Ohio University professor Thomas Vander Ven has observed his share of student drinking in the college town of Athens, Ohio. He tells NPR's Neal Conan that there's plenty of anti-student sentiment among the local residents; the prevailing attitude is that college kids are drunken fools who vomit in the streets and have risky, casual sex.
But why, he asks, have so many young people come to see college and drinking as synonymous?
Vander Ven spent seven years asking kids to explain why they drink so much — and so frequently — particularly when wild nights often end so badly.
In Getting Wasted: Why College Students Drink Too Much and Party So Hard, the anthropologist and sociologist explains what he learned.
On why it's important to see drinking as a social, not individual, activity
"They're drinking in groups, and that's part of why I documented the research. Most of the research on college drinking ... surveyed individuals and asked them how much they drink, and when they drink and what are the consequences.
"Well, as a sociologist, I suspected that drinking is a collective activity. Students work together to decide when to drink, and how much to drink. And they also help each other out and mange their drinking episodes. So when things go wrong, there's a lot of collaboration. ... So I think as a sociologist I wanted to see drinking as a social process, and not an individual event."
On the thrill of social drinking
"When you have a lot of young people together drinking to intoxication, for some of them, they feel it's fun. Because anything can happen; inhibitions are down; people say and do things that they wouldn't normally do. They're more courageous, more socially dexterous; they're able to approach people that they're interested in romantically or sexually; and they kind of take their guard down.
"One of my respondents says alcohol 'takes a few bricks out of the wall.' What he's saying is it allows him to do and say things that he would not normally do. So it does create a world of adventure for them.
"... Make no mistake about it, there are horrible things happening in the drinking scene. But they are having fun. They're having adventures. They're creating war stories. So I just don't think they're pressured or ... feel like they have to do this. They're getting something out [of] it."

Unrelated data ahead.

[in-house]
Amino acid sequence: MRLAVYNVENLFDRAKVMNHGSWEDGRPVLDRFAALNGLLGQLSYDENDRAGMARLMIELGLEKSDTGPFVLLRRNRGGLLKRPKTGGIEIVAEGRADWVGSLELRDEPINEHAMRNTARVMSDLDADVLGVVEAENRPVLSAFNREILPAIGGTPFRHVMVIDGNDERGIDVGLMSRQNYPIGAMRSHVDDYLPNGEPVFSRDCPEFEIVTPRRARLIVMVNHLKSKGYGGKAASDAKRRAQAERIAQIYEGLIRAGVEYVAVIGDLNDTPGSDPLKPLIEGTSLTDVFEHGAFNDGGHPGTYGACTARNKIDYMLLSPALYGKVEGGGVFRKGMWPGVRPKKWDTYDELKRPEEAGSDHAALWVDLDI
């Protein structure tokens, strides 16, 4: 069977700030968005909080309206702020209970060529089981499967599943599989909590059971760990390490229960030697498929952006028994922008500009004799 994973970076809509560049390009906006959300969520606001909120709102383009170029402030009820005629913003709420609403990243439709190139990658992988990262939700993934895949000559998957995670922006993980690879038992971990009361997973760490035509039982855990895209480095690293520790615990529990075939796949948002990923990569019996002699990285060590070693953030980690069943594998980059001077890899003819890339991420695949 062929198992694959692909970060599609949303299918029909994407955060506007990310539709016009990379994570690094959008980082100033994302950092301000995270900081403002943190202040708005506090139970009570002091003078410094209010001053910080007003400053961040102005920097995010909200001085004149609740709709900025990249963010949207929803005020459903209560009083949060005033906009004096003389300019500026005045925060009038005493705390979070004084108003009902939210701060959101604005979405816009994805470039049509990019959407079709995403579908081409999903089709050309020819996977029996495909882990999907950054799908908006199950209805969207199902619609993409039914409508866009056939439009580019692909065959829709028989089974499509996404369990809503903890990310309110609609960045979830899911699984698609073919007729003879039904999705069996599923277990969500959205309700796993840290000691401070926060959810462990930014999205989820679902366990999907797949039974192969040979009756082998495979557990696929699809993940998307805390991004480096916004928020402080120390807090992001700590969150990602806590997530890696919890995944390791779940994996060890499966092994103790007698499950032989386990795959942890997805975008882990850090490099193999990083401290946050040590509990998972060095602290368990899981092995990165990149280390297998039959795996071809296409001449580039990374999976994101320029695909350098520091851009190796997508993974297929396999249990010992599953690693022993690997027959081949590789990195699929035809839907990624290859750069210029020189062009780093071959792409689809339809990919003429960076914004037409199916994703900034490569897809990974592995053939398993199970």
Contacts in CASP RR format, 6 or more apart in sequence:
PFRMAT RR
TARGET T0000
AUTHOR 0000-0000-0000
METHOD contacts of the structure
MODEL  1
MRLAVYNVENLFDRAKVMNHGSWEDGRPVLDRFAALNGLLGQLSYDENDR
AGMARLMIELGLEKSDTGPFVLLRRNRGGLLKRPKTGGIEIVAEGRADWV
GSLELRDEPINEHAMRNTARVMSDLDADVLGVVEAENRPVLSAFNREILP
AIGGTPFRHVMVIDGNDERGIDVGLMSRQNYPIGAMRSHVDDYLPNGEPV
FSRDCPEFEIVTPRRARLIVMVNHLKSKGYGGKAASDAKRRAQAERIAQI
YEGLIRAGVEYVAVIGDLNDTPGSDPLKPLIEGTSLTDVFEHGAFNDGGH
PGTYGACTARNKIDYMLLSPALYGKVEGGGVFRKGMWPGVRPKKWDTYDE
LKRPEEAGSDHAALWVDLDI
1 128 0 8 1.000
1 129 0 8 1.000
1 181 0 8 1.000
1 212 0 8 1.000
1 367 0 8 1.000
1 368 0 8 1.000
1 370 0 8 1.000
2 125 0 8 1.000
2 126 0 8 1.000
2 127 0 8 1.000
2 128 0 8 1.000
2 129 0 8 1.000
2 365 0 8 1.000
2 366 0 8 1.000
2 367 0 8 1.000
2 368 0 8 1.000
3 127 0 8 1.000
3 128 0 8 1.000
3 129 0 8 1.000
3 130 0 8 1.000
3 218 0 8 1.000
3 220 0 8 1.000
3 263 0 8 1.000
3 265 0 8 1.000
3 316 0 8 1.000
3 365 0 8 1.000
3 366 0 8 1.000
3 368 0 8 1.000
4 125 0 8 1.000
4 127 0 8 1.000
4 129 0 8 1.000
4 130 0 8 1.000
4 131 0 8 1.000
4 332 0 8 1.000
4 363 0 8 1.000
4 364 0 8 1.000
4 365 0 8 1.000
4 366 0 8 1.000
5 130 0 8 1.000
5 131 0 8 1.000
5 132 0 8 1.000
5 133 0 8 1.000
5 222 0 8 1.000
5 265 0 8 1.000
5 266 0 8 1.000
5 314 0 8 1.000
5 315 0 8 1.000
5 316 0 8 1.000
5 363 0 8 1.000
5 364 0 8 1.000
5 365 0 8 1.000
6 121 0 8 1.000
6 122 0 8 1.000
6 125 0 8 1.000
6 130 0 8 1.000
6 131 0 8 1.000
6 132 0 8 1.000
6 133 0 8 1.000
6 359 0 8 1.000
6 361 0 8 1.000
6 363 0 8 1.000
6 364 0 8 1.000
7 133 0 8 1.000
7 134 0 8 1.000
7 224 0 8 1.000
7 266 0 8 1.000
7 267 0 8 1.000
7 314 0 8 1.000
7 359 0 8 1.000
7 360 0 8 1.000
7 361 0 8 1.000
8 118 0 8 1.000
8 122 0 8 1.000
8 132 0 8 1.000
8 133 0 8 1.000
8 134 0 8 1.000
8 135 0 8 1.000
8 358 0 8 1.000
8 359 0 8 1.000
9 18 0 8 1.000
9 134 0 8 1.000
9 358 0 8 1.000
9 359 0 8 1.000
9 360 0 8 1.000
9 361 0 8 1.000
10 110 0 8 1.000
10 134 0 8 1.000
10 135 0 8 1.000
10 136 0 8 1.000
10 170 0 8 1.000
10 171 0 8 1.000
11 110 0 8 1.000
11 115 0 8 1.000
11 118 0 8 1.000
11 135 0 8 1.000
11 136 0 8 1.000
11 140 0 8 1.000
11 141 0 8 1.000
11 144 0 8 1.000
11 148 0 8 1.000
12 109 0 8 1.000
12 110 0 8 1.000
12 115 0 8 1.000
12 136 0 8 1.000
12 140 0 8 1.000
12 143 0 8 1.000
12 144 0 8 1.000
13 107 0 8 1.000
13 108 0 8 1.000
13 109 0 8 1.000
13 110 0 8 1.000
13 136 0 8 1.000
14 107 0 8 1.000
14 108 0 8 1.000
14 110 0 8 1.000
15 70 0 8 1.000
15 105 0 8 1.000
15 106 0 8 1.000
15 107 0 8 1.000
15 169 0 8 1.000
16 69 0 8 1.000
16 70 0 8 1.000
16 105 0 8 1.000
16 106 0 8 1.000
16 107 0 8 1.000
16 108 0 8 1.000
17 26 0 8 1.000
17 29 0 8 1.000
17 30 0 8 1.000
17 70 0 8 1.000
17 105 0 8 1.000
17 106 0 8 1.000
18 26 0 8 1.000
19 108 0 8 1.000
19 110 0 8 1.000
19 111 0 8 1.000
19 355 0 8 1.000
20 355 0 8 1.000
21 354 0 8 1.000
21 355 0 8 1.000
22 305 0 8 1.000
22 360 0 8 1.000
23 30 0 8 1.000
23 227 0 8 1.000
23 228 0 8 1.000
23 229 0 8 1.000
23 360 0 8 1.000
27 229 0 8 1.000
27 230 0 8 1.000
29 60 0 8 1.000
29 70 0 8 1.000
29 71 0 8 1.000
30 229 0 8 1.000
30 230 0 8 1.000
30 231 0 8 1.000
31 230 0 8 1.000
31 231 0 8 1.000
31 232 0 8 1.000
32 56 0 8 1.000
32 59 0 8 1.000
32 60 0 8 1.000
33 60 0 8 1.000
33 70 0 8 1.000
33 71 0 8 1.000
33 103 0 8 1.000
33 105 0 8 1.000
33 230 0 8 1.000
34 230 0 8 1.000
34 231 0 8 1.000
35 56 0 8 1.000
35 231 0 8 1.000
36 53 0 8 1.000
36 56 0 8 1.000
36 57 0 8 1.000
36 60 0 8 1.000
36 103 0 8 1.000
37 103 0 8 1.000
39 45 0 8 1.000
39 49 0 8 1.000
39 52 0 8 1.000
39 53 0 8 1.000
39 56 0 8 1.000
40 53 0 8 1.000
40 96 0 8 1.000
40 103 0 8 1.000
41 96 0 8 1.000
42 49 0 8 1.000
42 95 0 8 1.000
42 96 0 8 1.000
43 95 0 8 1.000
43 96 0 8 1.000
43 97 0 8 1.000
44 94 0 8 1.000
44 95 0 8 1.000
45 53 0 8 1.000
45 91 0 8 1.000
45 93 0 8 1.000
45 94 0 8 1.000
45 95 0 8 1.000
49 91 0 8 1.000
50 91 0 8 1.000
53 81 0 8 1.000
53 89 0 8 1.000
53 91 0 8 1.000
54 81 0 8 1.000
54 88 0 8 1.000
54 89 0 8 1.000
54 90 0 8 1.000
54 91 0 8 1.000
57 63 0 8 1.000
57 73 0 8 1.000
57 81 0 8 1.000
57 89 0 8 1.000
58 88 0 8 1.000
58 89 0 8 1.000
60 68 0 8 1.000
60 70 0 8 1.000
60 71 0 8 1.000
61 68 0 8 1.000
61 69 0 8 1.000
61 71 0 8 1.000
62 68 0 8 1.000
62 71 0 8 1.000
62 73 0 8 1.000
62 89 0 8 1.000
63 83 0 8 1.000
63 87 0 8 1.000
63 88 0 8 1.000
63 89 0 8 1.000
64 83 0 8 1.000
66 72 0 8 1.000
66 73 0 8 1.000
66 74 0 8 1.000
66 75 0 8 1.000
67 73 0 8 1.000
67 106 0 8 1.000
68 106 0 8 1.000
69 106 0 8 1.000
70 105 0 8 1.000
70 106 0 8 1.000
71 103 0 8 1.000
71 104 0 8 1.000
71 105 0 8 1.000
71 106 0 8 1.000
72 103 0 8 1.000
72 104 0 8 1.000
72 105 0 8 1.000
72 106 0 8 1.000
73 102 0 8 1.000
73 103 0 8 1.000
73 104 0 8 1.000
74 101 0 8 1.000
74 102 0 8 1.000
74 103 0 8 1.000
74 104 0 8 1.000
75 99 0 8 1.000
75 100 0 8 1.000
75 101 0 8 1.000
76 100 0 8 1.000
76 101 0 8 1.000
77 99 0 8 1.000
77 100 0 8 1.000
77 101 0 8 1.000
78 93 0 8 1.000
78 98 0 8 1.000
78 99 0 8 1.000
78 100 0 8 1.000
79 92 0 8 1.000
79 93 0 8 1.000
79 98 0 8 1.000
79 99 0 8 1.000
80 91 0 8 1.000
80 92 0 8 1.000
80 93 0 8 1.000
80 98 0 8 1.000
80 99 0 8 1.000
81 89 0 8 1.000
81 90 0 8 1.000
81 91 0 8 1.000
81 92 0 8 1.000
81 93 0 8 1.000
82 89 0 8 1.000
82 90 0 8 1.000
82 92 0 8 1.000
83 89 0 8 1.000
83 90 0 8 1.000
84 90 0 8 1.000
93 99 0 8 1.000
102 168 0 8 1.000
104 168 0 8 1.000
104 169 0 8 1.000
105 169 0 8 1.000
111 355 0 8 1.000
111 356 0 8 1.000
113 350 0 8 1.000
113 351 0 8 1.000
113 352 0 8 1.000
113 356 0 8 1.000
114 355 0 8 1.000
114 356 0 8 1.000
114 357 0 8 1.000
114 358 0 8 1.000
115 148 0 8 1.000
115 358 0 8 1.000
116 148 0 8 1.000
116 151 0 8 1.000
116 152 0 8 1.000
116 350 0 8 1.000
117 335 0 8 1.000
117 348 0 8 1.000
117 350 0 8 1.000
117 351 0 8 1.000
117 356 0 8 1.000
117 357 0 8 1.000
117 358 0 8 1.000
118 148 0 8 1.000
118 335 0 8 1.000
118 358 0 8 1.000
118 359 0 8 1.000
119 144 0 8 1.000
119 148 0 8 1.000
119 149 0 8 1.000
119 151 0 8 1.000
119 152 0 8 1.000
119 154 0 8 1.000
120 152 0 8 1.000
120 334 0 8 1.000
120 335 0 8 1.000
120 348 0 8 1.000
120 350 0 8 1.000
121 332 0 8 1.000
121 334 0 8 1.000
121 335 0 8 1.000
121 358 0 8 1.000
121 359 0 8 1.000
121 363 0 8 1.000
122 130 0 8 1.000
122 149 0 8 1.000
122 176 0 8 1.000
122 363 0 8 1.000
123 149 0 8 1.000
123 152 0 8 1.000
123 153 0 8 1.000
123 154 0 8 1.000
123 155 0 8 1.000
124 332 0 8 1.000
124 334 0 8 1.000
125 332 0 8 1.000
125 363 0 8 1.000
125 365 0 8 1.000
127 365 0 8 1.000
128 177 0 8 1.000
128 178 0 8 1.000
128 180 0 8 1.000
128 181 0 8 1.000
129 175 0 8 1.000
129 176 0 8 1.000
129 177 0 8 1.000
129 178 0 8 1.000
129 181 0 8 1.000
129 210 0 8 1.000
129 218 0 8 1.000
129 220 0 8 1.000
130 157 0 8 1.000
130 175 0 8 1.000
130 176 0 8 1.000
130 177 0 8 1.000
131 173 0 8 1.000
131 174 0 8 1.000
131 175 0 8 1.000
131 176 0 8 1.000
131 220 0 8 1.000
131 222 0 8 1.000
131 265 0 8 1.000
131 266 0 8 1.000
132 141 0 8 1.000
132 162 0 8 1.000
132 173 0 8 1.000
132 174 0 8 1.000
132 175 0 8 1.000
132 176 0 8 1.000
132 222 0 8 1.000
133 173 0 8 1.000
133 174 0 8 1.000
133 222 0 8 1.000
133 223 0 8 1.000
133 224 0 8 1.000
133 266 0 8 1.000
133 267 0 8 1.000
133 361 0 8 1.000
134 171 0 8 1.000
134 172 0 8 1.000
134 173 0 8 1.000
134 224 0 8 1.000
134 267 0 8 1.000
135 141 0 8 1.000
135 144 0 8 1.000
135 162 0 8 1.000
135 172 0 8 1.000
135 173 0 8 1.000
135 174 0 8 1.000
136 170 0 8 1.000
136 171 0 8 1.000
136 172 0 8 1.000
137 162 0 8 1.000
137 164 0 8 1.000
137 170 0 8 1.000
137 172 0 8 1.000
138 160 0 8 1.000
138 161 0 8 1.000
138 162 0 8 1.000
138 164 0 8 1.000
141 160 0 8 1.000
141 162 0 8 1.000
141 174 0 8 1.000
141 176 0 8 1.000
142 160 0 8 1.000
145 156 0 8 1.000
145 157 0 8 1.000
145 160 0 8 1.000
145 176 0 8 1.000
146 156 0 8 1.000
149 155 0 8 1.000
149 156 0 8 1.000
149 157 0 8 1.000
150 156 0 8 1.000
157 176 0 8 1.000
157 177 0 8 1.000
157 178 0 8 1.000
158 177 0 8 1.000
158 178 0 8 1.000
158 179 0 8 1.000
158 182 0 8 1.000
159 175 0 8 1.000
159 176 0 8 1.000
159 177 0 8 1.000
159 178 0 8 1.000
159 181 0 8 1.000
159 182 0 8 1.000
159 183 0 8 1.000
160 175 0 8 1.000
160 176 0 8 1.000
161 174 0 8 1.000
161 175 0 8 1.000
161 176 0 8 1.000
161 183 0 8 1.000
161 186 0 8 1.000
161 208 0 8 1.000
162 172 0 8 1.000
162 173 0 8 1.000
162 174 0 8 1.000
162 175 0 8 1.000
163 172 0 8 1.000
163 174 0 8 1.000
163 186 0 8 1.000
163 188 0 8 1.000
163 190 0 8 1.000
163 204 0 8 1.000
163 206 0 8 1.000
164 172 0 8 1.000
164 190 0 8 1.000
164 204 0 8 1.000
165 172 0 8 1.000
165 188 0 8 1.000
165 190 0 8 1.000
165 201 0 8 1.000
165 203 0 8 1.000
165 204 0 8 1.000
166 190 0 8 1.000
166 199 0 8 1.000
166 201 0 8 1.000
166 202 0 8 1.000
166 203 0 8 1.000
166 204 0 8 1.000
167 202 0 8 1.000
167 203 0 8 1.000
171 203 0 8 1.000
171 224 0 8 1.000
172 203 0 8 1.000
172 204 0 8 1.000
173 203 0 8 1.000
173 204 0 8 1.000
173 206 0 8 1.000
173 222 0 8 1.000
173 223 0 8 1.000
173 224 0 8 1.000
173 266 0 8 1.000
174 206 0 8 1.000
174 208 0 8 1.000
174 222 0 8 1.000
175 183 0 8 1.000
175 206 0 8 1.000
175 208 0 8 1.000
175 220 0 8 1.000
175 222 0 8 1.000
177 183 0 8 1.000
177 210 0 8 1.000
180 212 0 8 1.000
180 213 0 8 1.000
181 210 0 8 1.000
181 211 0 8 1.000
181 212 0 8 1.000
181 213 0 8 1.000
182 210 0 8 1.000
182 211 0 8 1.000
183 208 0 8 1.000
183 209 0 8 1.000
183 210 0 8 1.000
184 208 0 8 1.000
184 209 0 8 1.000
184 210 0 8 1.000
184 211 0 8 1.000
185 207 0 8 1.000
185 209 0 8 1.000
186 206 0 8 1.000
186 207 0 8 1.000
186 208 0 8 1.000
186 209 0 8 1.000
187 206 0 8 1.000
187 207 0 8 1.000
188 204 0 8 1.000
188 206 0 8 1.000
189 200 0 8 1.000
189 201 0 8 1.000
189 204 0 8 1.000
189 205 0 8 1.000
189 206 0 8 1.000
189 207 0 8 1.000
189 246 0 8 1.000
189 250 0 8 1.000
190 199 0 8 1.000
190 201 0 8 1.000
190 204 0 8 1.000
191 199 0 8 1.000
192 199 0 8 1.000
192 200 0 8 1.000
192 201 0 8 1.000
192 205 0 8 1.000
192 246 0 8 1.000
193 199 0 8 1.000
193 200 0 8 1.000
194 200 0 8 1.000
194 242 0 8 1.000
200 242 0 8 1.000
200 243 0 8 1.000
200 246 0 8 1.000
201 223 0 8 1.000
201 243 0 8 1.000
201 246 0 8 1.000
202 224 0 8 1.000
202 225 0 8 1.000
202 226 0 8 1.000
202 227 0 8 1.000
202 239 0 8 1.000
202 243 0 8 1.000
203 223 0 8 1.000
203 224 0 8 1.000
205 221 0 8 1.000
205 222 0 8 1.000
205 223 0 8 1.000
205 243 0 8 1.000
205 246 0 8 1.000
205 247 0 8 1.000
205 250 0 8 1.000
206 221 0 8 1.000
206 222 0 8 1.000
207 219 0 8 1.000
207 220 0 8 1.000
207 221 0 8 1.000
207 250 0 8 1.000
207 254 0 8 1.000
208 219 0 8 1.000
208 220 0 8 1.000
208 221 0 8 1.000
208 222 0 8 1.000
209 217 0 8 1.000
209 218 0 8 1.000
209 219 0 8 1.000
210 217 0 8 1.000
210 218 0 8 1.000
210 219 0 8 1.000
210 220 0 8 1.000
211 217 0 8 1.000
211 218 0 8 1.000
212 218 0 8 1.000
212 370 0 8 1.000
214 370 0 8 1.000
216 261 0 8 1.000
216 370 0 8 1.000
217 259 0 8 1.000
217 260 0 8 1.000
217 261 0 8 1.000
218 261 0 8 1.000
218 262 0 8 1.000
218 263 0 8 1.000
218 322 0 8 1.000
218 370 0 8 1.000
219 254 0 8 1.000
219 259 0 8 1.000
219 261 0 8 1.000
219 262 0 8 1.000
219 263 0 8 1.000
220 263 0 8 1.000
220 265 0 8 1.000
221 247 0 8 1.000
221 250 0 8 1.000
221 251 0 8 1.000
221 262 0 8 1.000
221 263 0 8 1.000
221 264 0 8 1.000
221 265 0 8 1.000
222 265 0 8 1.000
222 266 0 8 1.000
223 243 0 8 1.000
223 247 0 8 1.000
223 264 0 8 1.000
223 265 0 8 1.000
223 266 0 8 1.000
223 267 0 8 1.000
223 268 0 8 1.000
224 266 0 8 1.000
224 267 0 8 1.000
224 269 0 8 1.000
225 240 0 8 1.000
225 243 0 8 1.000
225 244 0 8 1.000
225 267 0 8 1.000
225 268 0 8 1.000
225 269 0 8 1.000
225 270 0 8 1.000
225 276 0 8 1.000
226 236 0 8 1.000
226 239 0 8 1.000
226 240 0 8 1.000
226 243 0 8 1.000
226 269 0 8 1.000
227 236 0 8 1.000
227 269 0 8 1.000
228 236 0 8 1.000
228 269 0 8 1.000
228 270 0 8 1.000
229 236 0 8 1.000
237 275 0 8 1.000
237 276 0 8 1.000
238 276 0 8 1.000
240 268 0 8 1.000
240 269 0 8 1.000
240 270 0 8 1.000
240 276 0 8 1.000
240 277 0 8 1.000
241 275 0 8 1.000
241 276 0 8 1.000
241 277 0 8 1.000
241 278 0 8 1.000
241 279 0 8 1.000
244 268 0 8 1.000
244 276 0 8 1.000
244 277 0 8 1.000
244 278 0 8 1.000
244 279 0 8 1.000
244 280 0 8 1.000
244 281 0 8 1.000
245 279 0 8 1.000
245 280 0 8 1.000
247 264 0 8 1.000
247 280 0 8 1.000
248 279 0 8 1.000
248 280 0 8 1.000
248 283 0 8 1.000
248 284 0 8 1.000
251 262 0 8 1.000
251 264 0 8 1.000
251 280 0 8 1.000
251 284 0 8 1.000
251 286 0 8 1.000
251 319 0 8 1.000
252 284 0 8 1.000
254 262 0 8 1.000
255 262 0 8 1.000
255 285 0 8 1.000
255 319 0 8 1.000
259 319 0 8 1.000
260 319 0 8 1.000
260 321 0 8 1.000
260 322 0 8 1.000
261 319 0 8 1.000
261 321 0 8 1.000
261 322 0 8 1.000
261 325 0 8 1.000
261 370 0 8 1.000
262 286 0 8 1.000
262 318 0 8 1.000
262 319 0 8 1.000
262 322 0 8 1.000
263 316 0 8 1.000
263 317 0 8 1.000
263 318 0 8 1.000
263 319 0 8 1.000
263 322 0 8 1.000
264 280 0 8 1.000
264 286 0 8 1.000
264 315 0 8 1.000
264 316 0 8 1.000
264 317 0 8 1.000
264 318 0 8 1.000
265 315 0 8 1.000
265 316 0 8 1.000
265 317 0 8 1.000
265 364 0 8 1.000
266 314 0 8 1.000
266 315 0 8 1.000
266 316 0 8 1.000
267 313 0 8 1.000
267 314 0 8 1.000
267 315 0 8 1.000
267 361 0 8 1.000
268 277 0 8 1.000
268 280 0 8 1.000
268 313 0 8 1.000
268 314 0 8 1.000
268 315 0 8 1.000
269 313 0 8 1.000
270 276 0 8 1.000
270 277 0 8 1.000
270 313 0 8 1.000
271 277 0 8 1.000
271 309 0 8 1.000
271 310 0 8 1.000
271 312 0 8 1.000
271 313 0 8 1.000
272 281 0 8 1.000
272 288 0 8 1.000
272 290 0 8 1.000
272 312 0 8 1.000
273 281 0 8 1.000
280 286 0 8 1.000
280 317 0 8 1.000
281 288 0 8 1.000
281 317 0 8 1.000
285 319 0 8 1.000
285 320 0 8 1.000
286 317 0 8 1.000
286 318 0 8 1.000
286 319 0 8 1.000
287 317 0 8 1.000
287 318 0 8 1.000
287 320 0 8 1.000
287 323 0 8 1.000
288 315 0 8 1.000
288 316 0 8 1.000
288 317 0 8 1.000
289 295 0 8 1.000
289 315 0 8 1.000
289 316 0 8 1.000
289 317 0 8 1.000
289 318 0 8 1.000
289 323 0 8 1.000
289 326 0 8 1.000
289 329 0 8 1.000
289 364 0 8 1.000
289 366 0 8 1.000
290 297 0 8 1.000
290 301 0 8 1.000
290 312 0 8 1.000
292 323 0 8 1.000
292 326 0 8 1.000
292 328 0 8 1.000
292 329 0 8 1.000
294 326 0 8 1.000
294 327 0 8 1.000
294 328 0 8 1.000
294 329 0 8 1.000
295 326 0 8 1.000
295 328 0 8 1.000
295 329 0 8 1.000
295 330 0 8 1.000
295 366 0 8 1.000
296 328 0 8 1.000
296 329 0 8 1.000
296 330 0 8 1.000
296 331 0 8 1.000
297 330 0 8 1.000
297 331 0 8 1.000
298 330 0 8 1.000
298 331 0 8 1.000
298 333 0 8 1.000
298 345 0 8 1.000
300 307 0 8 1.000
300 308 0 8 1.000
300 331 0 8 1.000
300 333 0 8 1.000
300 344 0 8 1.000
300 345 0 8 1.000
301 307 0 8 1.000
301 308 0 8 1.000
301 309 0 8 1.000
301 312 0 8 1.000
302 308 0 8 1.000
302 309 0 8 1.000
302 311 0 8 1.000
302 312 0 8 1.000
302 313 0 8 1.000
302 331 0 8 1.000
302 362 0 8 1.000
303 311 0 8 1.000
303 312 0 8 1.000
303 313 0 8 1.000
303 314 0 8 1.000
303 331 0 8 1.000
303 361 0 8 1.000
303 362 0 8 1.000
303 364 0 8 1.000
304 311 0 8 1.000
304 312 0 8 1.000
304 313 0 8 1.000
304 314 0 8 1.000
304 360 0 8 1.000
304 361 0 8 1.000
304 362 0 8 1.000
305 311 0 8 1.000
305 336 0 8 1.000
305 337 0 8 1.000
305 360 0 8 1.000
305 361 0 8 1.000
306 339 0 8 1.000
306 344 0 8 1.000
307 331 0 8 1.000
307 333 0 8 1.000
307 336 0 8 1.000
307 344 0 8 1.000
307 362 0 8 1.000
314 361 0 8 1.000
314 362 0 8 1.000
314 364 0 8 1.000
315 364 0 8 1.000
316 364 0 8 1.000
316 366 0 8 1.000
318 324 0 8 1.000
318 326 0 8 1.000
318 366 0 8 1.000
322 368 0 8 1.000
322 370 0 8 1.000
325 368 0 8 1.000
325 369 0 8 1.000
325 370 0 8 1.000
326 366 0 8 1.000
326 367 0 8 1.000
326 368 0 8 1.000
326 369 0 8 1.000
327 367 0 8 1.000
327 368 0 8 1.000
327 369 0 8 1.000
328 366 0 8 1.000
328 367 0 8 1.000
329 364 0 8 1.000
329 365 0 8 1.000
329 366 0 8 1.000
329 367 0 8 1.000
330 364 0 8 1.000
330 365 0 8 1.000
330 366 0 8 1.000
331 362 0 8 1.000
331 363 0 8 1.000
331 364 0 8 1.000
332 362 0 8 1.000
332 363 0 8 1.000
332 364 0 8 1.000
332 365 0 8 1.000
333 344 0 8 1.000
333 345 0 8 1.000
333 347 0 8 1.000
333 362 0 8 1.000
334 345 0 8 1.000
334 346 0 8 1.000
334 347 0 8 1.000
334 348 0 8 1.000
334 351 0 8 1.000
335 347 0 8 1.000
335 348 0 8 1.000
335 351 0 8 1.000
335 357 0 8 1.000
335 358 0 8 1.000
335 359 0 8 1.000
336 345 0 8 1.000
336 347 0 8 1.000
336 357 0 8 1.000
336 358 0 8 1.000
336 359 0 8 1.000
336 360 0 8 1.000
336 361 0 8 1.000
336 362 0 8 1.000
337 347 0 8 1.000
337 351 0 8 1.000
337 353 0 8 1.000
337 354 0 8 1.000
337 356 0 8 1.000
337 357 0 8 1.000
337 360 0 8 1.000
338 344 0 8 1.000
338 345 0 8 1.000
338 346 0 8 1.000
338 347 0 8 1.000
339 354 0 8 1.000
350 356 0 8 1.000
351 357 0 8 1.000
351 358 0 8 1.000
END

On how young drinkers look out for one another
"After seven years of research on this, the thing that troubled me most ... is the risk for sexual victimization. But you know, when I talk about this as a social process, one of the things that I came to appreciate was the very high level of informal social support that's occurring in the drinking scene.
"Drinking partners look out for each other. So when it comes to sexual victimization, one of the things that they do is step in when they see a friend who's too intoxicated and leaving a party with somebody. They'll escort their friends home. ... They have little games and signs that they use with one another to say, 'Get this guy away from me,' that sort of thing.
"Those risks are certainly there, and the students are well aware of that. And there is that support there to help each other out."
On why students continue to drink, even when things go badly
"One of my questions was, why do they continue to do this, when so much can and does go wrong? Getting sick, getting arrested, getting in fights and all that. My data sort of suggests that part of the reason they continue is because of those things that go wrong.
" 'Drinking crises' is what I call it, when somebody gets arrested, or sick, or upset over a relationship or something. Their co-drinkers will mobilize and help each other out, and there's a payoff. It feels good to be supportive. It feels good to be supported. And these are emerging adults, who are sort of trying on adult roles. They're taking care of each other, maybe in a way — in an adult way — that they haven't before. So ... when things go wrong, there's a payoff in the way that they take care of each other. Unfortunately, that probably facilitates some of the heavy drinking too."